CEDAR RAPIDS, Iowa (KCRG-TV9) -- Teresa Davidson holds weekly meetings with sex trafficking survivors.
One of them says, "I fell in love with this man that told me he would provide everything I needed, and everything that I was missing in my life, and then he completely switched on me one day and started pimping me."
That led to physical and mental abuse, even multiple trips to the hospital, but she says none of the nurses or doctors made an attempt rescue her.
She says, "None of the health care professionals not even the police kind of treated me like I was a victim. It was more so, you're a prostitute, you put yourself in that situation."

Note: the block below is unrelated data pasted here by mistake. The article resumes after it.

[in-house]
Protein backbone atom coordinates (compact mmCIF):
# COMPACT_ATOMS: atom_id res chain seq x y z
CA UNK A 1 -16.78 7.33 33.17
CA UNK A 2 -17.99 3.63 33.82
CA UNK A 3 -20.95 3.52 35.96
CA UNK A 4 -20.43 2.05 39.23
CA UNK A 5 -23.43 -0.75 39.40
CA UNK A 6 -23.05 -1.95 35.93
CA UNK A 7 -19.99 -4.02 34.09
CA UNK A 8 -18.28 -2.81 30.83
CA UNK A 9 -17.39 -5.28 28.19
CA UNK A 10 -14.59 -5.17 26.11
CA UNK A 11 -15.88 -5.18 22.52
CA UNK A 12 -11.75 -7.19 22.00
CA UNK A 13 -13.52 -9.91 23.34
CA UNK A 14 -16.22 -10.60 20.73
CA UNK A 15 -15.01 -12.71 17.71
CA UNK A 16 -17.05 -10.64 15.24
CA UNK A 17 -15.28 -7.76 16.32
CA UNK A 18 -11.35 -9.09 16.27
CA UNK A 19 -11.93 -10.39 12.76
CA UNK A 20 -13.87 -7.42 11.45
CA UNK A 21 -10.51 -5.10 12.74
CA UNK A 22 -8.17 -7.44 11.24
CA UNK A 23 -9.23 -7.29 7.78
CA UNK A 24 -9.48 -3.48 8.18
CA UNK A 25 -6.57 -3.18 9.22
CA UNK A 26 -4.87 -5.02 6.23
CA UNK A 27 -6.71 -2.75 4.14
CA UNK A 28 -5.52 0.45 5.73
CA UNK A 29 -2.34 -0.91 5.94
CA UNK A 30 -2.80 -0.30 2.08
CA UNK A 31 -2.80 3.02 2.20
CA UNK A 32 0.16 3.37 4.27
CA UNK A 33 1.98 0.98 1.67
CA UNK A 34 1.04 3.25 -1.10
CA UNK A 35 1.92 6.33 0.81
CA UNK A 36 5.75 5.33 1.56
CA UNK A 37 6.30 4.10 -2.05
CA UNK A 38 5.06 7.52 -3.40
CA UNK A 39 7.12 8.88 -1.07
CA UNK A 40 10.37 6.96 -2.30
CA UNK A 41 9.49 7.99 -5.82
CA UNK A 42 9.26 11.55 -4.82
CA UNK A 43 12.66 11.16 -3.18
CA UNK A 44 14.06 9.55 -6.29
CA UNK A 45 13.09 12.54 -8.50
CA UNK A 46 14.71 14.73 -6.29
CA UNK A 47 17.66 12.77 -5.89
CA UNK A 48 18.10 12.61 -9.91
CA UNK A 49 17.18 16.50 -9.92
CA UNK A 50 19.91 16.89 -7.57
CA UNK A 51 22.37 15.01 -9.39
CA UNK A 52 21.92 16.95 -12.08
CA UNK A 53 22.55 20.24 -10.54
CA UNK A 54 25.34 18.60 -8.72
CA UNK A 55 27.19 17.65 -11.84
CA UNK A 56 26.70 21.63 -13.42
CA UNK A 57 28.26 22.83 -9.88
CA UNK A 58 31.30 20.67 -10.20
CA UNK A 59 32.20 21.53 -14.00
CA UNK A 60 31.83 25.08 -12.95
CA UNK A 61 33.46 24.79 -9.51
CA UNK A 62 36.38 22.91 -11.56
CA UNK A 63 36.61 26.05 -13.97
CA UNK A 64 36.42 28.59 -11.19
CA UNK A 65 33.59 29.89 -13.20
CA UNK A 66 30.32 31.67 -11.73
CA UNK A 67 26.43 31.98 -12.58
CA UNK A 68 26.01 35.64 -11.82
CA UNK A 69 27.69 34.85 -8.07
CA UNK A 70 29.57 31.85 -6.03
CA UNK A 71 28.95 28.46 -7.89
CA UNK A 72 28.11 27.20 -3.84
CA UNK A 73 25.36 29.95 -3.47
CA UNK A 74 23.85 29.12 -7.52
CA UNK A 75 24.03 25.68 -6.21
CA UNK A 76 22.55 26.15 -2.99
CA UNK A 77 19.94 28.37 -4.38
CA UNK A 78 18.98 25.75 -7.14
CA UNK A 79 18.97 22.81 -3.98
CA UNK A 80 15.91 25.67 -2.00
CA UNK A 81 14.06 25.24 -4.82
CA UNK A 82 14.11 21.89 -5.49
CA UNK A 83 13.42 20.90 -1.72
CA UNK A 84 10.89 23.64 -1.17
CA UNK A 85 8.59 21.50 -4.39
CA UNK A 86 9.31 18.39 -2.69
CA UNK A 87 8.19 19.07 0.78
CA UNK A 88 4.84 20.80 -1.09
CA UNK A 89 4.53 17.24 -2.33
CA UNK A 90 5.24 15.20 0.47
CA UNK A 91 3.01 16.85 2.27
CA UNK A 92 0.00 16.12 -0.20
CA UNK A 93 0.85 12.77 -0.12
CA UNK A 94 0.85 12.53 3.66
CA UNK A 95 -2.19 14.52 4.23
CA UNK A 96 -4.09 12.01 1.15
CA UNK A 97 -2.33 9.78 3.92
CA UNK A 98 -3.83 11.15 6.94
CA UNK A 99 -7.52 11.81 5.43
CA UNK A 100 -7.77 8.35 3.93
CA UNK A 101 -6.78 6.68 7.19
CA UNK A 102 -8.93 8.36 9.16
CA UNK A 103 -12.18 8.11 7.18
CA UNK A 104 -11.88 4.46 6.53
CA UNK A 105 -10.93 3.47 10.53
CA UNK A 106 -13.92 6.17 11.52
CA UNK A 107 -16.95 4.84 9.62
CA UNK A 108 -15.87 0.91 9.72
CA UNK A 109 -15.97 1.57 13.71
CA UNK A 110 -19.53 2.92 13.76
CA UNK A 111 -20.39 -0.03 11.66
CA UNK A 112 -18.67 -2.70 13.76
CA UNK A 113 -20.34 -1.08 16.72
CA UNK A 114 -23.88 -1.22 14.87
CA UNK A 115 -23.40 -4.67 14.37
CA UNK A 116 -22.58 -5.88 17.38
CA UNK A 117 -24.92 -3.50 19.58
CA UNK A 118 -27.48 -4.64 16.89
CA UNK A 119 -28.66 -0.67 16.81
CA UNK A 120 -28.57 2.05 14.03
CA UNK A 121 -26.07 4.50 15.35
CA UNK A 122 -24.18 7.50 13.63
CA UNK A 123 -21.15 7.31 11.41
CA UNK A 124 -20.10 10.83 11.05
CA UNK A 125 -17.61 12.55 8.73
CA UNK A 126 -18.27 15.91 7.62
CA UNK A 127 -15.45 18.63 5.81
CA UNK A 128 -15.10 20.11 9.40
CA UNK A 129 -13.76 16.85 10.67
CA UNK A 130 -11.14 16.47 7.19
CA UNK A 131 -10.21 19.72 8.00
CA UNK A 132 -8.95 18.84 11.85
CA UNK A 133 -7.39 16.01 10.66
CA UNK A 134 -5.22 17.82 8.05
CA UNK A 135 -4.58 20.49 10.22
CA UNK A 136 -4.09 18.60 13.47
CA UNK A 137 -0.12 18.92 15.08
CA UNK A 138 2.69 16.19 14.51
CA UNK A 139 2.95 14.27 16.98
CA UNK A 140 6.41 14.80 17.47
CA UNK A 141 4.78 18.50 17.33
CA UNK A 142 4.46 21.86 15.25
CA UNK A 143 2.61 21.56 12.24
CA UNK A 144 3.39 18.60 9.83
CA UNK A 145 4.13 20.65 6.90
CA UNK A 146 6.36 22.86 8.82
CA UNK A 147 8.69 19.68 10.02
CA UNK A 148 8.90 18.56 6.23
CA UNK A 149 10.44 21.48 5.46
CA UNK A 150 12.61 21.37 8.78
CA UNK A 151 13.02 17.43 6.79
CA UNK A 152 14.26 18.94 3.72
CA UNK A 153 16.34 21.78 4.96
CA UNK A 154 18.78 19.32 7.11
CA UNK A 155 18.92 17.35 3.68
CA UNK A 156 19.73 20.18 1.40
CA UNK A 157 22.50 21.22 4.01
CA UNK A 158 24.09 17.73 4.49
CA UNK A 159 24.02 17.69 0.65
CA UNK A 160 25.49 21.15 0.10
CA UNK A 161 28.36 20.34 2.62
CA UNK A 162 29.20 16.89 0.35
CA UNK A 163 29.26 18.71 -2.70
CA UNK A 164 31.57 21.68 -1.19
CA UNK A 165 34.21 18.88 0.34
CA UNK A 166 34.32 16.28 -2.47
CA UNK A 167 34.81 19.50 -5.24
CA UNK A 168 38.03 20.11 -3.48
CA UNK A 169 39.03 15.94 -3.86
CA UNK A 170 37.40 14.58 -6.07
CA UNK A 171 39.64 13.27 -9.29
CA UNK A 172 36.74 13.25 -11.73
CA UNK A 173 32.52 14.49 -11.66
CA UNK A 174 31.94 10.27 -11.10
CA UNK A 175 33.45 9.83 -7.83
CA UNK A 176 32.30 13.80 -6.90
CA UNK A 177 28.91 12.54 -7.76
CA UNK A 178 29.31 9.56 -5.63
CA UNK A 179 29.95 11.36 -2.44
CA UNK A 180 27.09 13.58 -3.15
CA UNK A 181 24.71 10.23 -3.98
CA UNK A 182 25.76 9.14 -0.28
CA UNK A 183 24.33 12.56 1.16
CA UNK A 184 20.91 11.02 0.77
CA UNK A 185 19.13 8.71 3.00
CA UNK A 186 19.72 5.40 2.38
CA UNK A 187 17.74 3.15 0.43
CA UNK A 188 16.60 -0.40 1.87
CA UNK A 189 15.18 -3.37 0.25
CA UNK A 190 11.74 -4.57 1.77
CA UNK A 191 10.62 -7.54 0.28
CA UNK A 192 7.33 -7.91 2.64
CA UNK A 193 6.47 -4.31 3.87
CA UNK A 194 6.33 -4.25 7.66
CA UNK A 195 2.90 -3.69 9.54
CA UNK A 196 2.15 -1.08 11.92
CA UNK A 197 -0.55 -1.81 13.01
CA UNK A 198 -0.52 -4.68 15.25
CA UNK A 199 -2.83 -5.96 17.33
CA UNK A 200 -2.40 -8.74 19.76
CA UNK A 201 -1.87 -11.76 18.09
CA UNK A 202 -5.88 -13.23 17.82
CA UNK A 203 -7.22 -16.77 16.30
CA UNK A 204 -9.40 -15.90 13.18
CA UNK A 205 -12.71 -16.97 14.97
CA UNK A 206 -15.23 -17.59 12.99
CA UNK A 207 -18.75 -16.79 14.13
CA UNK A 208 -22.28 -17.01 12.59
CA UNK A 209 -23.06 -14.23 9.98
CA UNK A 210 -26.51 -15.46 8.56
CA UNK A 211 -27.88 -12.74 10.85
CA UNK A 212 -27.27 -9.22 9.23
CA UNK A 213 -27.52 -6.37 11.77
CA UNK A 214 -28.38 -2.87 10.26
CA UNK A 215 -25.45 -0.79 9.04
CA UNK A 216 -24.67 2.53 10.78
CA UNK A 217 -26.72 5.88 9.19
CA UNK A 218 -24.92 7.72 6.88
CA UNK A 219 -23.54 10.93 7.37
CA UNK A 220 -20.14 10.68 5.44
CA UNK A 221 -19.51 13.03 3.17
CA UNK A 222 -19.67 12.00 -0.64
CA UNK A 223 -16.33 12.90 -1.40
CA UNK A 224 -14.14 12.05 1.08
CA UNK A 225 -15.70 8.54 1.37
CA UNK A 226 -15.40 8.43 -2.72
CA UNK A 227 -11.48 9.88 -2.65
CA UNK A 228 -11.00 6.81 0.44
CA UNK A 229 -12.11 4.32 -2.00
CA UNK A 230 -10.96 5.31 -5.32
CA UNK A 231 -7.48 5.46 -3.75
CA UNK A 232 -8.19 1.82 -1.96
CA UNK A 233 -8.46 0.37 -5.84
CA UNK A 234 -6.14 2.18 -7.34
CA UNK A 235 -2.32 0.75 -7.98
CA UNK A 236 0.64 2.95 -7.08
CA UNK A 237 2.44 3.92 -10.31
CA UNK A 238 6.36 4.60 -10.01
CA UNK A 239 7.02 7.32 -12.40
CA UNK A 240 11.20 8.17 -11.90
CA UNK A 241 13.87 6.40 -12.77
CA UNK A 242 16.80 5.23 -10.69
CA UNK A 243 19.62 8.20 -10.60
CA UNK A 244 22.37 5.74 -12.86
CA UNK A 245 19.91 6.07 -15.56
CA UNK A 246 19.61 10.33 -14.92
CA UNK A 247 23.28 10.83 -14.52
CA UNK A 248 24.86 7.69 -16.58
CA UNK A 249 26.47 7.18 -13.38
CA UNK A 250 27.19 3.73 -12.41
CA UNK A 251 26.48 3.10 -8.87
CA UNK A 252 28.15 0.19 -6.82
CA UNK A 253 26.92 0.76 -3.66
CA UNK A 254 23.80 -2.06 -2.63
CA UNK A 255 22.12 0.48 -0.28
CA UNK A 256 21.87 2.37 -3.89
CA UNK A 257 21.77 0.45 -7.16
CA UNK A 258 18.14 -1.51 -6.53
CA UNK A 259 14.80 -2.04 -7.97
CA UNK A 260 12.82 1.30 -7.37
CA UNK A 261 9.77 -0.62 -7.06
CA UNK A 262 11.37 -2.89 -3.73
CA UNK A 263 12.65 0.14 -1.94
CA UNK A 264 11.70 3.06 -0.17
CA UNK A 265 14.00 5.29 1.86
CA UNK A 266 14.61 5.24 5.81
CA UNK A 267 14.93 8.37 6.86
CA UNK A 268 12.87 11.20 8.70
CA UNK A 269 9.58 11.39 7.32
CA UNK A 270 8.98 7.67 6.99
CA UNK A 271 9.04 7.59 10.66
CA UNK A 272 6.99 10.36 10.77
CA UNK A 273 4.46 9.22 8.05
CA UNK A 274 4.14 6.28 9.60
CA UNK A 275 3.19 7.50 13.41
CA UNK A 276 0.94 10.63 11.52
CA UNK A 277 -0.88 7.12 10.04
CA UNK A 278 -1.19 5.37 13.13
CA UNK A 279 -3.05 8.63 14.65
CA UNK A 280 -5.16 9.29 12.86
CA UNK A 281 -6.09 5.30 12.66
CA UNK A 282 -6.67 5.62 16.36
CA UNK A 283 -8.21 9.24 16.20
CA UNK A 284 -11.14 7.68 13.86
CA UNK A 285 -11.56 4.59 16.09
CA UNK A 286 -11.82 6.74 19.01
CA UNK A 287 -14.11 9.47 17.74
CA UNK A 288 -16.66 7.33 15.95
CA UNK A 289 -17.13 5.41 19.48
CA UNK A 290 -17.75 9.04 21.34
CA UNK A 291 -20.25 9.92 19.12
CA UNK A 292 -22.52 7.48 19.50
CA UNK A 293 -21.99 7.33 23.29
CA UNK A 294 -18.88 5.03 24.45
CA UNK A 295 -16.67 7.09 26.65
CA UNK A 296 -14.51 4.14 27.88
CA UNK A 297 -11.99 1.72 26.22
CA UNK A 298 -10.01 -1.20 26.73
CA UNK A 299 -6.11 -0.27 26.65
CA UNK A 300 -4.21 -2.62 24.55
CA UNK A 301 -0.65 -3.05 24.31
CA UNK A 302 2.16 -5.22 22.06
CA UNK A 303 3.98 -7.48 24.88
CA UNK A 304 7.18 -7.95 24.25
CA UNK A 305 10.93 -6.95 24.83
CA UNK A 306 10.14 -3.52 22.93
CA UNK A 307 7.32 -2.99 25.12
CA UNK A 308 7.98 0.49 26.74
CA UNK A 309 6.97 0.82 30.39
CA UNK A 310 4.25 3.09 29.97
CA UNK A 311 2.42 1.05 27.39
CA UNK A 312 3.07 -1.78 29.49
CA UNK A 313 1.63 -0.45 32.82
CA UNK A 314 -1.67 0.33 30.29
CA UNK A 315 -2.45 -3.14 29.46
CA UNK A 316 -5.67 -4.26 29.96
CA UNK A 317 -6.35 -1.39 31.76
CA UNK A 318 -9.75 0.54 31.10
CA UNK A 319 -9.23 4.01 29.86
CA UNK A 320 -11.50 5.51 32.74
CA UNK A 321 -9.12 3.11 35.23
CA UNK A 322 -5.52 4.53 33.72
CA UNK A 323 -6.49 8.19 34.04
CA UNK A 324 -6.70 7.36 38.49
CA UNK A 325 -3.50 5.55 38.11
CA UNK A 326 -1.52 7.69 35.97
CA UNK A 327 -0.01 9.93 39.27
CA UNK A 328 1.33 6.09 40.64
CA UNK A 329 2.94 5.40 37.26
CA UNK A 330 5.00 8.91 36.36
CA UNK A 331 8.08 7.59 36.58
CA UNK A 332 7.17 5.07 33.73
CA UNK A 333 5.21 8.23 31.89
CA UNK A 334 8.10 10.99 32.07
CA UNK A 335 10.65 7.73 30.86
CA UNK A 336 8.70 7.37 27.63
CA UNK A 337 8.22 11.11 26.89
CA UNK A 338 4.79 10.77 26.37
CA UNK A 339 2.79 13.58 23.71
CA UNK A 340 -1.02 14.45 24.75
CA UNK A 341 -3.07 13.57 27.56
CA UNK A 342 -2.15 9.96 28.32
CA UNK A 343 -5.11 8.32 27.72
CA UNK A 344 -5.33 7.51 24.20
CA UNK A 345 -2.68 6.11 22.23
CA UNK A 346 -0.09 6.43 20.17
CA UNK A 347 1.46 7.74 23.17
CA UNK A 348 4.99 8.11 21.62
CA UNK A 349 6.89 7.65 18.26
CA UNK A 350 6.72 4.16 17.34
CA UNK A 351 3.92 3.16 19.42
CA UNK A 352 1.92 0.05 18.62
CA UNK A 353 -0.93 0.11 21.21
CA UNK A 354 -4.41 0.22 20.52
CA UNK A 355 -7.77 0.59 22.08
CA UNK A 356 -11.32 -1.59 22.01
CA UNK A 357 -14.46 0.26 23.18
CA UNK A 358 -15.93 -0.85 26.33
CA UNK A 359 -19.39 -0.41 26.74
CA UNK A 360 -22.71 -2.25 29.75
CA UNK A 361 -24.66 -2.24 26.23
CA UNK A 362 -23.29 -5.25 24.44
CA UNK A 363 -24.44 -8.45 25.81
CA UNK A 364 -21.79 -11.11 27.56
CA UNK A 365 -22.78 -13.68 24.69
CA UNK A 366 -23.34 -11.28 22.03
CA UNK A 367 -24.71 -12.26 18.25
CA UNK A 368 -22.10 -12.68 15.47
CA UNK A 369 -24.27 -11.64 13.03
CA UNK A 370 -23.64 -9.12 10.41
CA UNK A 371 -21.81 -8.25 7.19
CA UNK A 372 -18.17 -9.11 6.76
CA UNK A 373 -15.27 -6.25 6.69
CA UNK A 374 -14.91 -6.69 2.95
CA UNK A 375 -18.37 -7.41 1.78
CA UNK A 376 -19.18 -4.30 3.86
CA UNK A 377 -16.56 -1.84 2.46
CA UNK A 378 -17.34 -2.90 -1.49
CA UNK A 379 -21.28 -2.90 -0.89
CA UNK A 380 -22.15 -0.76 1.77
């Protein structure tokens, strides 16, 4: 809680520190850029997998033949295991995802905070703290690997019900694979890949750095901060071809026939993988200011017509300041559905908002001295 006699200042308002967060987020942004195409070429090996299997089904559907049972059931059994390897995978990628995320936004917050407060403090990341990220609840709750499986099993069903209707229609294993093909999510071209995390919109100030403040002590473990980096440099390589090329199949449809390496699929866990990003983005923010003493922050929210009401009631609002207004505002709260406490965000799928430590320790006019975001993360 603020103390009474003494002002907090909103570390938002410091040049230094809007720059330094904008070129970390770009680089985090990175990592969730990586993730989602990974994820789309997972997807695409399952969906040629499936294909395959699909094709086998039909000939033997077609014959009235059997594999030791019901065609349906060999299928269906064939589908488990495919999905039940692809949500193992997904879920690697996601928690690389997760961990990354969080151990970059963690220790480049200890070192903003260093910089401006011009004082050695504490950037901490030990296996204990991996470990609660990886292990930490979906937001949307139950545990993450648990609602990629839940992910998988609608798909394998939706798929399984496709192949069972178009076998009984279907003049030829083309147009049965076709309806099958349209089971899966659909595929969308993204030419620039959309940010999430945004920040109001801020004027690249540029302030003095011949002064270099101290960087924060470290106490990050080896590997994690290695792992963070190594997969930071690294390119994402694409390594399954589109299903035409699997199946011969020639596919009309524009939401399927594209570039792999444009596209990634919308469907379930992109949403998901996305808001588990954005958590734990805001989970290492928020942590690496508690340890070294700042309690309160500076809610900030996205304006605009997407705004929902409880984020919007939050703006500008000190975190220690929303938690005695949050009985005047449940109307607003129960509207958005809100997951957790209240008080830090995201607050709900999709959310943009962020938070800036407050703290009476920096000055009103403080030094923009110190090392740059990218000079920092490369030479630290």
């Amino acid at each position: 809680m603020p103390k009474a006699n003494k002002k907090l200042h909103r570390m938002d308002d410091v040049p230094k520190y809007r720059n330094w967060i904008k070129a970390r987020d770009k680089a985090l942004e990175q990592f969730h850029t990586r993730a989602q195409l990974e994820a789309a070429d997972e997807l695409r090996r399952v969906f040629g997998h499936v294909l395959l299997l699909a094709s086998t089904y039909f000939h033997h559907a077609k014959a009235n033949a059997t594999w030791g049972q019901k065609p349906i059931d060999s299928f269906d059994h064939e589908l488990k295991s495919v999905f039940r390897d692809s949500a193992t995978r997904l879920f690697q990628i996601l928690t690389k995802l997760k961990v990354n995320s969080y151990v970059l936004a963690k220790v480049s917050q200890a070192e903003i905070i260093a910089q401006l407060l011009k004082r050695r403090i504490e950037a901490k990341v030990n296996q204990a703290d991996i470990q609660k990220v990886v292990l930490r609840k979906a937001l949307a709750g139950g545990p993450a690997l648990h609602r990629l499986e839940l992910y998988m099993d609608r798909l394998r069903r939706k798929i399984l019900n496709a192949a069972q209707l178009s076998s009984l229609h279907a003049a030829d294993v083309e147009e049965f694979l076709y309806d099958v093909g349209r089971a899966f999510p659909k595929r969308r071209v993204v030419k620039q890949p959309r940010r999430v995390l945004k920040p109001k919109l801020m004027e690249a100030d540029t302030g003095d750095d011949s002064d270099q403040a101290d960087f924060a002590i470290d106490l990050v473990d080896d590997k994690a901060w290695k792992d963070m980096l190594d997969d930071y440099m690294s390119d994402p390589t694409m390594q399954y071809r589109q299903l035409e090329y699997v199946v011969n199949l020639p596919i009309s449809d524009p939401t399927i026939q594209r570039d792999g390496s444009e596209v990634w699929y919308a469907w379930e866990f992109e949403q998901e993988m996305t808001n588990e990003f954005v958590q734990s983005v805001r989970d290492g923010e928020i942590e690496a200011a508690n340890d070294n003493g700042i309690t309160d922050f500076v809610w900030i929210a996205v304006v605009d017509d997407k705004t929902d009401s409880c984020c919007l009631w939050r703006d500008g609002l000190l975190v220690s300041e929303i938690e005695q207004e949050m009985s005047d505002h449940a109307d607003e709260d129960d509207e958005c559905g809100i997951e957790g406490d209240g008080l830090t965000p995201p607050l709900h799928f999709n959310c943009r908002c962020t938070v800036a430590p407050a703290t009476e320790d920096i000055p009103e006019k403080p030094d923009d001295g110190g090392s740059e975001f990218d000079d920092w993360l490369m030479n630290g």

Her boyfriend eventually let her go, and she was able to get her life together. She's hoping Mercy's new position could save others sooner.
She says of the position and Mercy, "Somewhere where they feel like they can talk come to and talk, you know about what they're going through, and feel like they have a safe haven or a home."
One thing Davidson is training staff on is noticing when a person feels like they're somebody else's property. They will then talk to them alone, and see what they can do.
She says of the signs, "A person would come in and wouldn't make eye contact, wouldn't be allowed to speak for themselves, wouldn't be in control of their identification or money."
Causey has two kids, and is about to start law school. She wants victims to know there's a way out. Her advice, “Speak up. Whether it's through your eye gesture or something, to let somebody know, you are not ok."